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Washington in Washington, District of Columbia — The American Northeast (Mid-Atlantic)
 

Parrott Ropewalk

 
 
Parrott Ropewalk Marker image. Click for full size.
By Allen C. Browne, September 14, 2013
1. Parrott Ropewalk Marker
Inscription. Here the Richard Parrott Ropewalk manufactured rope and rigging used on sailing vessels that plied their trade in old Georgetown through the early 19th Century.

The ropewalk receives its name from the long path used for the laying out of individual yarns of rope prior to twisting them together.

Rope making was accomplished by first combing hemp and attaching it to a clockwise revolving hook spinning it into yarns.

Several yarns were then attached to separate hooks and twisted together counterclockwise to form strands. These three strands were twisted together clockwise again making rope.

Because of the constant change in direction, the rope would not unravel. If a larger rope was needed, three ropes could be twisted together to form anchor cable.
 
Location. 38° 54.781′ N, 77° 3.647′ W. Marker is in Washington, District of Columbia, in Washington. Marker can be reached from the intersection of R Street and Avon Place. Click for map. Marker is in Montrose Park in Georgetown Heights. Marker is in this post office area: Washington DC 20007, United States of America.
 
Other nearby markers. At least 8 other markers are within walking distance of this marker. Watching the Flames (about 700 feet away, measured in a direct line); Lillie Mackall (approx. 0.2
Parrott Ropewalk Marker image. Click for full size.
By Allen C. Browne, September 14, 2013
2. Parrott Ropewalk Marker
miles away); South Lawn (approx. 0.2 miles away); Garage (approx. 0.2 miles away); Evermay (approx. 0.2 miles away); The Presbyterian Congregation in George Town, (approx. mile away); Emma V. Brown Residence (approx. mile away); 1667 Wisconsin Ave. NW (approx. 0.3 miles away). Click for a list of all markers in Washington.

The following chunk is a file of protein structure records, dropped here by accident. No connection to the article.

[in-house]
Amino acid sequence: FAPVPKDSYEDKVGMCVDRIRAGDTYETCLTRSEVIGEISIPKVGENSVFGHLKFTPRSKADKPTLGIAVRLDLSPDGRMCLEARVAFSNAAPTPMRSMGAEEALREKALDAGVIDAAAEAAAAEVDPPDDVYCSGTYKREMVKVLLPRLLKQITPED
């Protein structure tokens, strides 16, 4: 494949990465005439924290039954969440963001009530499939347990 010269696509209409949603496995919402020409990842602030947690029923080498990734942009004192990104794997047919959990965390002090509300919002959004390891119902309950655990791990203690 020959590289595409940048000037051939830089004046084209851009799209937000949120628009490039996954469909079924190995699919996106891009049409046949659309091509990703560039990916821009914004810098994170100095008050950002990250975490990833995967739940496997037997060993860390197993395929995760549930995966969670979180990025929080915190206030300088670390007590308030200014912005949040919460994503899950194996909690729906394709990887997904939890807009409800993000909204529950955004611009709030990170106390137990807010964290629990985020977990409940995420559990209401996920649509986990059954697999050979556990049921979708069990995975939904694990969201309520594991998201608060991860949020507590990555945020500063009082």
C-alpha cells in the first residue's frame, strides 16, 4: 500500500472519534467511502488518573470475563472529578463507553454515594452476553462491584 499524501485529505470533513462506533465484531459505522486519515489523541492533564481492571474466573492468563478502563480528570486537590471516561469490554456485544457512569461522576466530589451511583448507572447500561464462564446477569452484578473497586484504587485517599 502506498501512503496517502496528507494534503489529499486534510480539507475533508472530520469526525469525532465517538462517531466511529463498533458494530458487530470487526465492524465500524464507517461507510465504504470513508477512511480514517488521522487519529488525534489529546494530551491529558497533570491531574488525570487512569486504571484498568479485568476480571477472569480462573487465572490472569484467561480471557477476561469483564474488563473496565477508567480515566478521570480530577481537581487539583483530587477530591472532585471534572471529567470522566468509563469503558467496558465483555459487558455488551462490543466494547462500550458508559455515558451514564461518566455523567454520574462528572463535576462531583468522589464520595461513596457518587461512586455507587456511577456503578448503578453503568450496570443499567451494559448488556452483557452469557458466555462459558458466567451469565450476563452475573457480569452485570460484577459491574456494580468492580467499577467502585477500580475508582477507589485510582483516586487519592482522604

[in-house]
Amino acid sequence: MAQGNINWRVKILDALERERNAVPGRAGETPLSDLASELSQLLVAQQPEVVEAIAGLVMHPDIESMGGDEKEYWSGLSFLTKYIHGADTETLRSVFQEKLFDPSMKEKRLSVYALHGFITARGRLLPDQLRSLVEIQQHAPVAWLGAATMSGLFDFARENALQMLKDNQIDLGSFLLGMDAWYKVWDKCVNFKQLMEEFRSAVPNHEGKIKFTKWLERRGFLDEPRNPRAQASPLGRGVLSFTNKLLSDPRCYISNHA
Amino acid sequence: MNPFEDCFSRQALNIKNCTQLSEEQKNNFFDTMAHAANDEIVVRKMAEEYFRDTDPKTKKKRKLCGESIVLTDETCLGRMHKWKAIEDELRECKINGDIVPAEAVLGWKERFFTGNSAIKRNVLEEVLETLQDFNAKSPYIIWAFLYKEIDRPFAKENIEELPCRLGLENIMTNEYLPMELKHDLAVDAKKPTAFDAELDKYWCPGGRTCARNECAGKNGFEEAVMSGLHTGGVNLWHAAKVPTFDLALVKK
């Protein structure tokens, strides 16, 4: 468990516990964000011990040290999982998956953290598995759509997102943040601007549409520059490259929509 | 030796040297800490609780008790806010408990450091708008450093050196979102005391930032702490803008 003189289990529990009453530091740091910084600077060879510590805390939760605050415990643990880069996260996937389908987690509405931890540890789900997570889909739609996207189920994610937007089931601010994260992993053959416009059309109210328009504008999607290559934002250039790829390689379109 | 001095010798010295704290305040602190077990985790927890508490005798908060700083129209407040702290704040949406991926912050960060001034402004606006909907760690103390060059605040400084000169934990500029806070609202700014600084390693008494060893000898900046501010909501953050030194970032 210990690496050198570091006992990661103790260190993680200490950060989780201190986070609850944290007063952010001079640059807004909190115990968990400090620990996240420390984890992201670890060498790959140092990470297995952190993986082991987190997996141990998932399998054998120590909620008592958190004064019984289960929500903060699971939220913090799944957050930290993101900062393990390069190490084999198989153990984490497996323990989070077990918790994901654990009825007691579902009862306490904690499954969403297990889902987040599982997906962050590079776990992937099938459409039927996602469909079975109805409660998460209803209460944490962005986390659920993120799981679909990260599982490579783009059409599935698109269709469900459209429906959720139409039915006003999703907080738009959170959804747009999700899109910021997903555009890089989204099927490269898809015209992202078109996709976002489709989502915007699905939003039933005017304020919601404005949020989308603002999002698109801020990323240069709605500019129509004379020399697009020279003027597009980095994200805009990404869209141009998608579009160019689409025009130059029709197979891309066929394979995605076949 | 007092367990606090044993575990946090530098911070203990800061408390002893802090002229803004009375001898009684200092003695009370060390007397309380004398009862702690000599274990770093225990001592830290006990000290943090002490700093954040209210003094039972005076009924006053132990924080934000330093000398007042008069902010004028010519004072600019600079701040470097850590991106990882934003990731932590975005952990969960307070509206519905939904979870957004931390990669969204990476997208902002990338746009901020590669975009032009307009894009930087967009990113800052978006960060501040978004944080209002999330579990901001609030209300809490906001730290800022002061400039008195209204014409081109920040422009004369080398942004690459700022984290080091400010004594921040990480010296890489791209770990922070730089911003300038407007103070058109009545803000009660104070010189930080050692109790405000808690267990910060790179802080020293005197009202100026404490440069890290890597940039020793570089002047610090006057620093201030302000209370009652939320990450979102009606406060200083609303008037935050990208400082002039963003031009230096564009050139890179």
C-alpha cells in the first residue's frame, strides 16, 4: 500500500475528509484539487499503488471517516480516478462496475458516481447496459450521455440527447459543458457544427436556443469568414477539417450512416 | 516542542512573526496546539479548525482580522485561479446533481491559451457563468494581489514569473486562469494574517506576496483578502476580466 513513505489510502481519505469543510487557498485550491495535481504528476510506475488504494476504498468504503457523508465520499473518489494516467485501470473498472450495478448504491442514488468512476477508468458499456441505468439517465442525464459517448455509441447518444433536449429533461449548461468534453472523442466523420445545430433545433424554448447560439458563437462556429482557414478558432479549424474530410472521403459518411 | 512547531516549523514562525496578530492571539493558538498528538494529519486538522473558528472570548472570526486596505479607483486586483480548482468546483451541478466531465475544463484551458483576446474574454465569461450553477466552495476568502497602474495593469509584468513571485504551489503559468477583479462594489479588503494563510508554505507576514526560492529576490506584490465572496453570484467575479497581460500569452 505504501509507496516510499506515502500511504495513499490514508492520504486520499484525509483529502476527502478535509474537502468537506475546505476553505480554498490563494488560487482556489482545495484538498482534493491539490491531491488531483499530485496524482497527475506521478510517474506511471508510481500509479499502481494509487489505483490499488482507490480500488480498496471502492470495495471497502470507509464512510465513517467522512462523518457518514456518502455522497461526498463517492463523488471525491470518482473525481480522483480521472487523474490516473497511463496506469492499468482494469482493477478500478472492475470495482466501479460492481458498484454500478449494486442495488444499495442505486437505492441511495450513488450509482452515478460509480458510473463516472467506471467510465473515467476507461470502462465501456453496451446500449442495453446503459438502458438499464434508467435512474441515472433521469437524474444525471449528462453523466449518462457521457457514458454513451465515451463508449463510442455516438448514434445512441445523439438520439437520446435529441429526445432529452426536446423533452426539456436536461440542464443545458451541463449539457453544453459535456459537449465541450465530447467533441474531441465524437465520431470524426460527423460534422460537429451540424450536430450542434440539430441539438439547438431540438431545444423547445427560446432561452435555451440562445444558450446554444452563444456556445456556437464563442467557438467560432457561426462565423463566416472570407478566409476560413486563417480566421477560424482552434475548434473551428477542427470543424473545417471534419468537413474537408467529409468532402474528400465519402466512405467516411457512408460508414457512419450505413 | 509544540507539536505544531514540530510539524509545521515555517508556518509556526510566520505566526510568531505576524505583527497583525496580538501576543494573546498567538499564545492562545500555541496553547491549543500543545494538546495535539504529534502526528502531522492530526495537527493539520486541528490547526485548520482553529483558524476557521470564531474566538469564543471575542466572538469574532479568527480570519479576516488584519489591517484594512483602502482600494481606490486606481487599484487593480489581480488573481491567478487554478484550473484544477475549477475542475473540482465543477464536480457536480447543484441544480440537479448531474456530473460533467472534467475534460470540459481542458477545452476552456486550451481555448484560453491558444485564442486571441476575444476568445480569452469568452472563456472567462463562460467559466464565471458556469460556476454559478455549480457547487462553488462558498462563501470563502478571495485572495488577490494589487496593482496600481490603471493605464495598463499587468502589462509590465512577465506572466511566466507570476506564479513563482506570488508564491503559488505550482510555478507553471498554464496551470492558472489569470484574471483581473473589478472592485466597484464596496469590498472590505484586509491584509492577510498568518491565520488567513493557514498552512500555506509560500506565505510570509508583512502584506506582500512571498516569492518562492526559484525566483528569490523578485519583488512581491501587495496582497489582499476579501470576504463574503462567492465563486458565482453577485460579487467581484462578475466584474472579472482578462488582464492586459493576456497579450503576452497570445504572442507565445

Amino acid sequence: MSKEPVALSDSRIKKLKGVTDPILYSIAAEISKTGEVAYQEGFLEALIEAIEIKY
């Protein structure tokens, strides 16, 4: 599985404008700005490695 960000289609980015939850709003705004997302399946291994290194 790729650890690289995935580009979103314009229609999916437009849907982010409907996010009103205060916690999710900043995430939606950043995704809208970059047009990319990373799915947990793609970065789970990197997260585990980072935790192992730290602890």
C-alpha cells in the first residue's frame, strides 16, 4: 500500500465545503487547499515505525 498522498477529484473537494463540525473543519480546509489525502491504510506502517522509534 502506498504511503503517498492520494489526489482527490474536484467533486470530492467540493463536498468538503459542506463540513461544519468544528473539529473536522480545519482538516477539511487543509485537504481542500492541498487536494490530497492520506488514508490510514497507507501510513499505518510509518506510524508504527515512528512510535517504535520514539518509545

Additional comments.
1. Elderslie, Parrott's Woods and the Ropewalk
Industrialist Richard Parrott put together a large property here between 1804 and 1813. He built a ropewalk and a Federal Style mansion house he called Elderslie. The area around including the grounds of Oak Hill Cemetery came to be known as "Parrott's Woods." The property passed to Clement Smith in 1822 when Parrott died. In 1837 it became the property of Mary McEwan Boyce and later the property of her husband Captain William Boyce. The Boyce's named the the place Montrose. In 1911 the property became Montrose Park after extensive lobbying by Sarah Rittenhouse. The decaying house was torn down and formal grounds were designed
Ropewalk image. Click for full size.
By Allen C. Browne, September 15, 2013
3. Ropewalk
The wooden "top" keeps the strands separate until they are twisted together.
Close-up of image on marker
by George Burnap and Horace Peaslee under supervision by the Commission on the Fine Arts and Frederick Law Olmstead.
    — Submitted September 16, 2013, by Allen C. Browne of Silver Spring, Maryland.

 
Categories. Industry & Commerce
 
Some common types of rope image. Click for full size.
By Allen C. Browne, September 14, 2013
4. Some common types of rope
Hauser Laid 3 strands laid right-handed or "with the sun".
Shroud Laid 4 strands with the sun.
Cable Laid 3 strands of 3 yarns each laid against the sun.
==============
A Strand is made of two or more rope yarns.
Close-up of image on marker
The Armillary Sphere at Montrose Park image. Click for full size.
By Allen C. Browne, September 14, 2013
5. The Armillary Sphere at Montrose Park
In Tribute to
Sarah Louisa
Rittenhouse

1845 - 1942
Through her Vision and Perseverance this land became Montrose Park (It appears that "Perseverance" was originally spelled "Perseverence" and corrected.)

This memorial erected by the Georgetown Garden Club in 1956 marks the location of the old mansion house.
Montrose Park<br>1911 image. Click for full size.
By Allen C. Browne, September 14, 2013
6. Montrose Park
1911
United States Department of the Interior
National Park Service.
 
 
Credits. This page originally submitted on , by Allen C. Browne of Silver Spring, Maryland. This page has been viewed 348 times since then and 6 times this year. Photos:   1, 2, 3, 4, 5, 6. submitted on , by Allen C. Browne of Silver Spring, Maryland. • Bill Pfingsten was the editor who published this page. This page was last revised on September 7, 2016.
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